‘People think you only get lung cancer if you smoke cigarettes. This is false. It is a genetic mutation and can happen to anyone,’ she said.

Jodee said early screening could have caught her cancer years before it began to spread.

‘I think being pregnant expedited the growth, I may never have known if I hadn’t had Evie, she saved me,’ she said.

Lung Foundation Australia are leading the charge for change, and were the drivers behind Jodee’s recent visit to Canberra.

They would like to see the government invest in lung cancer nurses and a lung cancer screening program urgently.

Six recommendations are outlined, culminating in the sector calling on this Albanese Government to be the first to truly step up at this critical moment for those living with lung cancer by addressing the systemic gaps that exist in lung cancer prevention, diagnosis and prognosis.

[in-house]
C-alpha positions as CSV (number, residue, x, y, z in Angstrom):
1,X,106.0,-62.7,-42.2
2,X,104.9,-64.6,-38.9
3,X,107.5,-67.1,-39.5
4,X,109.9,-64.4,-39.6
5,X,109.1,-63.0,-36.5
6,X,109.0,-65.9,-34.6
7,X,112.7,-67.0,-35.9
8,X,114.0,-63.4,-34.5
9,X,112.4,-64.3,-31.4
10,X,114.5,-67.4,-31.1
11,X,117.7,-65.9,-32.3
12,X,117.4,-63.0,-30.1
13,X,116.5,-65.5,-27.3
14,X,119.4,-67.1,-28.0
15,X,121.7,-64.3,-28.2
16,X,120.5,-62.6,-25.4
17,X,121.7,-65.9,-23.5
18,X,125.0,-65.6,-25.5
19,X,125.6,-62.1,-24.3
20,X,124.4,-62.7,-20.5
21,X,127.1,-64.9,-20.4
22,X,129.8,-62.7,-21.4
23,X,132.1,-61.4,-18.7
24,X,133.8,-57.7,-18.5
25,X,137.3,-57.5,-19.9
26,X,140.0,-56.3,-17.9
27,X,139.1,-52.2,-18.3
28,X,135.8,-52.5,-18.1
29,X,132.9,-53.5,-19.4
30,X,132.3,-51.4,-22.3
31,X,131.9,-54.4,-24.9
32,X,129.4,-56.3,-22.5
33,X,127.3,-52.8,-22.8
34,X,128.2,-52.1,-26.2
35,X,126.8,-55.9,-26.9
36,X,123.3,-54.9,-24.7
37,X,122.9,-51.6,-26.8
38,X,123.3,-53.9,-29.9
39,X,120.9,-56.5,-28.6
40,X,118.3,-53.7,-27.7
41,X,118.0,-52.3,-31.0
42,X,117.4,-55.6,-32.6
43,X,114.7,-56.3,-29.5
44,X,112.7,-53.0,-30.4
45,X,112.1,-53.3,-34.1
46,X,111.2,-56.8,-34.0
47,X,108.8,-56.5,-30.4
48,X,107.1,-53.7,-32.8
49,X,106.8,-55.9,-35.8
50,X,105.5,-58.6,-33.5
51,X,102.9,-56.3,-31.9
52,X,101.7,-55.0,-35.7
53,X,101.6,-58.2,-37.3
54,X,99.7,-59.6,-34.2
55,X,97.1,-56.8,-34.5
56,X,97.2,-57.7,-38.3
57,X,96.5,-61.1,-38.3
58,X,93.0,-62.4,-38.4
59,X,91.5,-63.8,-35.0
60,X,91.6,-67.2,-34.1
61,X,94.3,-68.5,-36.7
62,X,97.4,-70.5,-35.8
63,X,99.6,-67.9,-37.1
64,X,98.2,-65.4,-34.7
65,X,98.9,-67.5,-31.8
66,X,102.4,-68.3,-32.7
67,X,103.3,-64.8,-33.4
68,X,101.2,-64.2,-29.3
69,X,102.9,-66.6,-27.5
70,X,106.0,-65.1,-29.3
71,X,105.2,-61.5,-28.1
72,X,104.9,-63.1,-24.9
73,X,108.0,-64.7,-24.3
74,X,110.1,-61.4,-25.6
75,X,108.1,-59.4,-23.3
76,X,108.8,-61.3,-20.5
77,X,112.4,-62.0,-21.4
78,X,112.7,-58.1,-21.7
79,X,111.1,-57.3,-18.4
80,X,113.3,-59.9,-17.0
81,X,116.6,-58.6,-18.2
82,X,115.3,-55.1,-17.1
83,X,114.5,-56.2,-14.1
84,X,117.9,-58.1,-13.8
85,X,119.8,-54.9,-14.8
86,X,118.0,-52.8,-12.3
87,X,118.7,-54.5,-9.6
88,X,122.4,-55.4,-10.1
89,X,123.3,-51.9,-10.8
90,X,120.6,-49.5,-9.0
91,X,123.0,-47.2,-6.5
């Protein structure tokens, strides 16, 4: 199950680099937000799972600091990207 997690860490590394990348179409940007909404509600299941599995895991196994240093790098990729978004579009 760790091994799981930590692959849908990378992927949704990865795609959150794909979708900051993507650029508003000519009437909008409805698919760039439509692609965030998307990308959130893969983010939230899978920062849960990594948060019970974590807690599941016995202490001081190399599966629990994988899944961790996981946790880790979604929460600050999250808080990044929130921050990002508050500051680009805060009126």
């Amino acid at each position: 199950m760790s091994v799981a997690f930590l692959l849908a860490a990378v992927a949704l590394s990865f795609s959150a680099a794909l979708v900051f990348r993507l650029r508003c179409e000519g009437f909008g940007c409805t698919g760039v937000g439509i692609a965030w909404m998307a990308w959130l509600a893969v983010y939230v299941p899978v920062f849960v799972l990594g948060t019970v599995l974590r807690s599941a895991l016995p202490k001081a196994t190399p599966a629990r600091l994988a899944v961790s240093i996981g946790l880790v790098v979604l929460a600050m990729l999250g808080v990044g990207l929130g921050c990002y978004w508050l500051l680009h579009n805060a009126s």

Lung specialists reveal the symptoms to look for and calls for an early screening program 

Lung Foundation Australia lung specialist, Associate Professor Lucy Morgan wants there to be a national screening program for lung cancer to help increase survival rates and early detection of the disease

 Lung Foundation Australia lung specialist, Associate Professor Lucy Morgan wants there to be a national screening program for lung cancer to help increase survival rates and early detection of the disease

Lung Foundation Australia lung specialist, Associate Professor Lucy Morgan told FEMAIL she wants to see lung cancer screening programs in Australia to help catch early cases and give people a better chance of survival.

The professor said lung cancer is Australia’s deadliest cancer with less than 20 per cent of people diagnosed with the disease making it past the five-year mark.

‘That is of all cases, from early stage to late stage,’ she said.

‘If you only look at the early stage cases then it is higher but 80percent of lung cancer is found in the later stages.

‘That’s why I am so passionate about developing a screening program so we can find the disease in its early stages.’